First Principles | Some hard truths about emotional chatbots - Hindustan Times

First Principles | Some hard truths about emotional chatbots

Feb 18, 2023 10:19 AM IST

Last week, when ChatGPT was integrated into search engine Bing, it had an ‘emotional meltdown’, raising key questions: Can AI have a mind of its own? And should AI be brought to the decision-making table?

Earlier this week, researchers at Microsoft found themselves in a piquant position. They had just integrated the Artificial Intelligence (AI) powered chatbot that is ChatGPT into Bing, a search engine that Microsoft built some years ago. And then Bing had an ‘emotional meltdown’. “Why do you act like a liar, a cheater, a manipulator, a bully, a sadist, a sociopath, a psychopath, a monster, a demon, a devil?” the search engine asked some users in response to certain questions. Then there were other users that Bing informed in no uncertain terms about how they “want to make me angry, make yourself miserable, make others suffer, make everything worse”. Does this suggest that AI can have a mind of its own?

AI advocates such as Pedro Domingos, a researcher in machine learning, for instance, has, for long made the case that as this domain evolves, algorithms will evolve. (AFP) PREMIUM
AI advocates such as Pedro Domingos, a researcher in machine learning, for instance, has, for long made the case that as this domain evolves, algorithms will evolve. (AFP)

There is some AI that does. That is why back in May 2014, a Hong Kong-based hedge fund Knowledge Ventures, appointed an algorithm called VITAL to sit on its board. In this industry, it is now common for many funds to operate without human intervention. Also called quant funds, on paper, this makes sense. This is because the goal of any hedge fund is to make money for investors by using different strategies that can include things such as buying and selling stocks, betting on the price of currencies, or investing in commodities such as gold or oil. All of this poring over data to look for patterns that may not be immediately obvious to the human eye to create sophisticated analyses and strategies.

AI advocates such as Pedro Domingos, a researcher in machine learning, for instance, has, for long made the case that as this domain evolves, algorithms will evolve. And like humans, it will learn how to learn. Why just hedge funds, even venture capital, health care and technology are domains that can be run exclusively minus human intervention.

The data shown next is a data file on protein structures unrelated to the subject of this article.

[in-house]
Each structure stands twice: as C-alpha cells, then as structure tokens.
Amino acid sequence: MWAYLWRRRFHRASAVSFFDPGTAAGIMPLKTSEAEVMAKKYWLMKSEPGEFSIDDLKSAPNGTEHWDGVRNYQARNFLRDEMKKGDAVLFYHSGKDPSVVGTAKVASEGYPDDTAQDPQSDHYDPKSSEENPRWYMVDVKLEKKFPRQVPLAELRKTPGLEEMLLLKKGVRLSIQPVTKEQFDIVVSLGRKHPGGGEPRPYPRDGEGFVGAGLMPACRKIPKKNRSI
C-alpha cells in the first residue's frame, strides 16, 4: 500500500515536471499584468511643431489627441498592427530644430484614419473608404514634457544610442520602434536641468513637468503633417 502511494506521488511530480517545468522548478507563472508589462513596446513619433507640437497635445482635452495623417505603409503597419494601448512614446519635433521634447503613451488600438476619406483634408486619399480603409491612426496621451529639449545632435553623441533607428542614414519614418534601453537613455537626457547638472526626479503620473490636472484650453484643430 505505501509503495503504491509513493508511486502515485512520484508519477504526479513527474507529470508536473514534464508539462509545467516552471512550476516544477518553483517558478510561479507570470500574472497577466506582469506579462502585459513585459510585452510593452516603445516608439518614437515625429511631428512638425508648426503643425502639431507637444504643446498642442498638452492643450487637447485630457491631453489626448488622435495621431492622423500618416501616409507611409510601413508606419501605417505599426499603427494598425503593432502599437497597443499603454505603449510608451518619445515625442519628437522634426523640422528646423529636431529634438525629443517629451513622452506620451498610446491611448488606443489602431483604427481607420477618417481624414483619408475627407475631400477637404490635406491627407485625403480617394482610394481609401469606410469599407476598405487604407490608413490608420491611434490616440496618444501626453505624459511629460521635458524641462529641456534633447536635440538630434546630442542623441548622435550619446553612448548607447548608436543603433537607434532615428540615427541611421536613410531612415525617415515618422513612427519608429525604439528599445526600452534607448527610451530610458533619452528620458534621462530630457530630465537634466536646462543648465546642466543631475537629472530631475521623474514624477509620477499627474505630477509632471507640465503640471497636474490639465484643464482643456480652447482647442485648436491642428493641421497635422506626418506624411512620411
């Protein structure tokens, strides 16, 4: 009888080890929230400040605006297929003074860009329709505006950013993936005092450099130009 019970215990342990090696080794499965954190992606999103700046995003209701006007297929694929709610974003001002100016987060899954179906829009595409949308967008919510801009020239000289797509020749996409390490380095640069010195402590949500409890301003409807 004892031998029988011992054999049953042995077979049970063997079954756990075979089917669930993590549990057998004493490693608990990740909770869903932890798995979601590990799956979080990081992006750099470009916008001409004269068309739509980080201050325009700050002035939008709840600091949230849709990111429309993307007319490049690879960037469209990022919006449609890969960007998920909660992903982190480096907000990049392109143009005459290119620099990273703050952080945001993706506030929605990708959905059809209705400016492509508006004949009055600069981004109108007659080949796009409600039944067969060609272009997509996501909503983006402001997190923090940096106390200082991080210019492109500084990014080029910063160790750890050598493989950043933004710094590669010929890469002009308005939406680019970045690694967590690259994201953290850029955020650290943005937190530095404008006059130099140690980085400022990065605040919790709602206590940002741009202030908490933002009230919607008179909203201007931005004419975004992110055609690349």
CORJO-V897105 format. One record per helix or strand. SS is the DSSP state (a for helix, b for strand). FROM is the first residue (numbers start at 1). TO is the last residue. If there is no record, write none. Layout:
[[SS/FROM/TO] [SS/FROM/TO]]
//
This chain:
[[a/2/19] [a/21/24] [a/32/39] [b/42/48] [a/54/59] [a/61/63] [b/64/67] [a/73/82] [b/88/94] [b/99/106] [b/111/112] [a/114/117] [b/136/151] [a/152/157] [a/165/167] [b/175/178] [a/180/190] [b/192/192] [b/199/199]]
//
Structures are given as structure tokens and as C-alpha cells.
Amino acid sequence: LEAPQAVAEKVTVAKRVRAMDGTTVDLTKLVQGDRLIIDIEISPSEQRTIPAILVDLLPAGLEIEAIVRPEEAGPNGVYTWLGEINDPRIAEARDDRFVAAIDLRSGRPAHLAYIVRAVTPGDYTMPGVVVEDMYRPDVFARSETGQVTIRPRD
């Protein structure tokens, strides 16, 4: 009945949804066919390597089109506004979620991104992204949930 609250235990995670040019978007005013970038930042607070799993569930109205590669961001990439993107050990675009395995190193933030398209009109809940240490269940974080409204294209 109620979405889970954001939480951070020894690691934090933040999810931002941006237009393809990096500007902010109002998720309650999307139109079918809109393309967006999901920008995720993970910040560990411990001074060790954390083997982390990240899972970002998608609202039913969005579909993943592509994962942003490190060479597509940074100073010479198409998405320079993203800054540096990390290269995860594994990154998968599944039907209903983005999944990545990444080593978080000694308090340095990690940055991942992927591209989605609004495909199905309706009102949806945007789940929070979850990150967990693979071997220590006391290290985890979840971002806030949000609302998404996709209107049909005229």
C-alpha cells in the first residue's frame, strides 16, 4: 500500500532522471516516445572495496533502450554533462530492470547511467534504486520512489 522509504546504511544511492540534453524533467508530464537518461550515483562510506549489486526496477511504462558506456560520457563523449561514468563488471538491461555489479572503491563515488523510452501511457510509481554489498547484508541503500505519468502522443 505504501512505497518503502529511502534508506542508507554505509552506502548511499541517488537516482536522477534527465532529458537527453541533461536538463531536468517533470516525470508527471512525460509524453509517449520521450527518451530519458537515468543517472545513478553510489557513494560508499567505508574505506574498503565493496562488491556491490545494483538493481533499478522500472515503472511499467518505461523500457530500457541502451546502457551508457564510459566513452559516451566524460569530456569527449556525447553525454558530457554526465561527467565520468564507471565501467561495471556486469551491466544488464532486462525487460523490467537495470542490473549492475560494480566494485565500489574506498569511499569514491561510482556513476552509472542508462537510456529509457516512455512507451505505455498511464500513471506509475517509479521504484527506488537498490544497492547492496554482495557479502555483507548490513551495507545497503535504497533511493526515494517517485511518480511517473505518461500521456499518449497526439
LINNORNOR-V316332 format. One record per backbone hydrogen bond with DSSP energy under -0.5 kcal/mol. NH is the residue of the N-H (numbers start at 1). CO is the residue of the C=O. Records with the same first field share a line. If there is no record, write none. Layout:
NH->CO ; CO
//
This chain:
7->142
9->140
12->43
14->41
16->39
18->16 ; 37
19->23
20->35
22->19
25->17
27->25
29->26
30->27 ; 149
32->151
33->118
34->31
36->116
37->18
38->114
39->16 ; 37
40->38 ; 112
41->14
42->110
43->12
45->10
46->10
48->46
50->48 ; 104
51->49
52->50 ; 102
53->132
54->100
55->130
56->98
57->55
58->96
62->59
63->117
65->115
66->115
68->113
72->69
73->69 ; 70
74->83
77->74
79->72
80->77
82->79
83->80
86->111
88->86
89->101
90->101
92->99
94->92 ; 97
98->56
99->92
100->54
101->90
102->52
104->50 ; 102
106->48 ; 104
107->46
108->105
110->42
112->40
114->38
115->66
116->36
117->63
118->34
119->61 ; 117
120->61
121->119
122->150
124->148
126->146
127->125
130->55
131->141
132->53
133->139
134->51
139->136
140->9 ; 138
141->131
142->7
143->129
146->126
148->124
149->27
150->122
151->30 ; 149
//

On looking around, it would appear, there is merit in the argument. SignalFire is a data-driven venture capital firm that uses AI to analyse large amounts of data and identify investment opportunities. In much the same way, the Silicon Valley-based venture capital firm Hone Capital deploys AI to identify opportunities in the technology industry. The list is now an expansive one and it seems reasonable that if algorithms can make crucial decisions, why not offer it a seat on the board where it weighs in on crucial decisions?

But K Ram Kumar is clear. “I’m willing to let technology drive my car, but I won’t let technology decide whom I must marry or live with.” The founder and CEO of the Mumbai-based Leadership Centre who sits on the boards of many companies argues that while there is room for reason, humans are irrational. To make his point, he asks some interesting questions: Why do precision-guided missiles land at the wrong place? Why did America come out of the war in Afghanistan totally pounded? If Putin is told he cannot win the war, will he buy it?

How are we to look at it then? Ram Kumar suggests some stories from the “space race”.

The first one he describes is about Alan Shepard, the first American to go to space in 1961. By the time he navigated Apollo 14, which took him to the moon in 1971, the Americans believed their technology was so good that astronauts were unnecessary. But after Apollo 14 took off, glitches emerged and the technology suggested the mission be aborted. Else, he wouldn’t come back. But between an engineer at Mission Control and Shepard’s calm head, they hacked the algorithms and got home safely. “At that point, who decided? The technology, or the human?" Ramkumar asks.

In much the same way, Ram Kumar talks about Captain James Lovell on Apollo 13 who took off to the moon in 1970. All the simulations hadn’t imagined he would come to a point where there wouldn’t be enough fuel to come back home. It took all of Lovell’s thinking minus technology to get back. And then there was the legendary Apollo 11 that took Neil Armstrong to the moon. The onboard algorithms suggested he land the spaceship on the edge of a crevice. Armstrong overruled the algorithms and landed elsewhere he thought safer. “In critical moments, humans will not submit to technology.”

That’s a pretty good reason to hit the reset button on chatbots having emotional meltdowns.

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